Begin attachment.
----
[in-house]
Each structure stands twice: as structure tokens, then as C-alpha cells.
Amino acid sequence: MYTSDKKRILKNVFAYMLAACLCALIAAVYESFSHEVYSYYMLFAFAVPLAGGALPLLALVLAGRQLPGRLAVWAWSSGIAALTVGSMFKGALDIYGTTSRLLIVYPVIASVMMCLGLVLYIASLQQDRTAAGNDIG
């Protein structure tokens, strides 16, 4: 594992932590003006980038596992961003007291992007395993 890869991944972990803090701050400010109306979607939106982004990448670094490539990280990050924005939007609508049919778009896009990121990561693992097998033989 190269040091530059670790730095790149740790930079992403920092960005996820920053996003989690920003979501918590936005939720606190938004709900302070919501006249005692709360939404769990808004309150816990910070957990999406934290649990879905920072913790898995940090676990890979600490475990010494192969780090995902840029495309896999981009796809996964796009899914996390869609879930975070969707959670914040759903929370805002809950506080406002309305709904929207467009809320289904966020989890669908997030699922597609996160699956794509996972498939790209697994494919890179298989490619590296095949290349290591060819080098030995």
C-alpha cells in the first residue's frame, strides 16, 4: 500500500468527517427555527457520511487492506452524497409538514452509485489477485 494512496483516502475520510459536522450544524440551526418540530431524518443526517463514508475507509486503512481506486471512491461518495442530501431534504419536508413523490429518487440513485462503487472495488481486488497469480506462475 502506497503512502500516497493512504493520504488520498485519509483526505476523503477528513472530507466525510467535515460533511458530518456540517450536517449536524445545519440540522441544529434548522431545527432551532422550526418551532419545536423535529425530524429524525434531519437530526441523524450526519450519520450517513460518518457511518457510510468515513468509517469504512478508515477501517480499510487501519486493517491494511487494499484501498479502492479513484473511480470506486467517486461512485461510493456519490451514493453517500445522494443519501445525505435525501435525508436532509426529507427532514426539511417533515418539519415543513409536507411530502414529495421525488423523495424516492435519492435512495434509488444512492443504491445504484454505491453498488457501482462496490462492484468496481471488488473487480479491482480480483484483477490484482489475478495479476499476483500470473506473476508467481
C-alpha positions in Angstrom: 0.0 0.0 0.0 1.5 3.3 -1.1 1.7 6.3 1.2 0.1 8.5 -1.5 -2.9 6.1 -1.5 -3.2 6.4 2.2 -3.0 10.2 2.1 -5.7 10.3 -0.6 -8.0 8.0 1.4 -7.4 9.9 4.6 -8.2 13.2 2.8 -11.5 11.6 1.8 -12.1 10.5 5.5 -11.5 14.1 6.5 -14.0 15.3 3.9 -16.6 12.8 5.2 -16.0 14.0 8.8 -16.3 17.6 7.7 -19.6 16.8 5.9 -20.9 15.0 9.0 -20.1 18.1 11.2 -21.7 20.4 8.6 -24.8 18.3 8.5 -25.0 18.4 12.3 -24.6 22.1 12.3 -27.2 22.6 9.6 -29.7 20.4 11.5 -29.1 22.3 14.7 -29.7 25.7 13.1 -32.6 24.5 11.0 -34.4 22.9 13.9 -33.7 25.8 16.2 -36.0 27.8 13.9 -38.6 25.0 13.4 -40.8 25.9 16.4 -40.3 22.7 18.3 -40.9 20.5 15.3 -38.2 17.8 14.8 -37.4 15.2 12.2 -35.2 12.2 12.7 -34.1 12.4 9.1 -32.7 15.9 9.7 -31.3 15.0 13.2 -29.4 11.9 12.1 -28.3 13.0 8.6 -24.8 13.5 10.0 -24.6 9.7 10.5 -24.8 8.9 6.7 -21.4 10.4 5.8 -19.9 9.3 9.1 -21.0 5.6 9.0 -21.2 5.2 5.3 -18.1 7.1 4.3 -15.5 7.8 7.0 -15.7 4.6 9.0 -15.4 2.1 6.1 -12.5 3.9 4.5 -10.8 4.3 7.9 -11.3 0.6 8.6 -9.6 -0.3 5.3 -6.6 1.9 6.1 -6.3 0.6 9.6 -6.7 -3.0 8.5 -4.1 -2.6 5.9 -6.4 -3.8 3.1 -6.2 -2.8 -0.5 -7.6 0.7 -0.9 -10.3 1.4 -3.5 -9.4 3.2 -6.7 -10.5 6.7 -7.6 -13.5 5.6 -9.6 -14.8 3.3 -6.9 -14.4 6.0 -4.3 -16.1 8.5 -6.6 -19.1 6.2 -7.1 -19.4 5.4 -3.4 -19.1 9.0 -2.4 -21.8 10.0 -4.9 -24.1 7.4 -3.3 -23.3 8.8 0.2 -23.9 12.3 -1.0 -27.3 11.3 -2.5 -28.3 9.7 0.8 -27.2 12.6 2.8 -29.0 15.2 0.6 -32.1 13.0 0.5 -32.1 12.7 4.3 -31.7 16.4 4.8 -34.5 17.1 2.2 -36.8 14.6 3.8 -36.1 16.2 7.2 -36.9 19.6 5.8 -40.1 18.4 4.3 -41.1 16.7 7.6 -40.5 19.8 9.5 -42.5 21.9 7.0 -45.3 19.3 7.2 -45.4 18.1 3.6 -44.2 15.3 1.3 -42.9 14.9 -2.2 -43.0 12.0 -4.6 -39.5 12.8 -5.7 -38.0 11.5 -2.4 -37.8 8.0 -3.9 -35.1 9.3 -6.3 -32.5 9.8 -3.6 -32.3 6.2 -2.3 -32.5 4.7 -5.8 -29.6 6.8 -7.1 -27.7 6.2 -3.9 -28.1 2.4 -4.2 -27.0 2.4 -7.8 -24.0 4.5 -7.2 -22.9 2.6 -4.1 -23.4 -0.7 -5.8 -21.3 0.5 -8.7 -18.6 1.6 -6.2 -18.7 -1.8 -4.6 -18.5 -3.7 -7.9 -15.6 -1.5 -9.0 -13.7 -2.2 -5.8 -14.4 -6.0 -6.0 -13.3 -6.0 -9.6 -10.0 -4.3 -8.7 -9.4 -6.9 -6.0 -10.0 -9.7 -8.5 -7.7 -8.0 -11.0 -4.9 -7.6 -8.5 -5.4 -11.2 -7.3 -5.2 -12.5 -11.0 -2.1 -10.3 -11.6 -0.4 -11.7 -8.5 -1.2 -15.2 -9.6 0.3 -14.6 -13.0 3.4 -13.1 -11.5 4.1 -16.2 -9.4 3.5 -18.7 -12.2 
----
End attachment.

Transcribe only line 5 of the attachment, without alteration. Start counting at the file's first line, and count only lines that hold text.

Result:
C-alpha cells in the first residue's frame, strides 16, 4: 500500500468527517427555527457520511487492506452524497409538514452509485489477485 494512496483516502475520510459536522450544524440551526418540530431524518443526517463514508475507509486503512481506486471512491461518495442530501431534504419536508413523490429518487440513485462503487472495488481486488497469480506462475 502506497503512502500516497493512504493520504488520498485519509483526505476523503477528513472530507466525510467535515460533511458530518456540517450536517449536524445545519440540522441544529434548522431545527432551532422550526418551532419545536423535529425530524429524525434531519437530526441523524450526519450519520450517513460518518457511518457510510468515513468509517469504512478508515477501517480499510487501519486493517491494511487494499484501498479502492479513484473511480470506486467517486461512485461510493456519490451514493453517500445522494443519501445525505435525501435525508436532509426529507427532514426539511417533515418539519415543513409536507411530502414529495421525488423523495424516492435519492435512495434509488444512492443504491445504484454505491453498488457501482462496490462492484468496481471488488473487480479491482480480483484483477490484482489475478495479476499476483500470473506473476508467481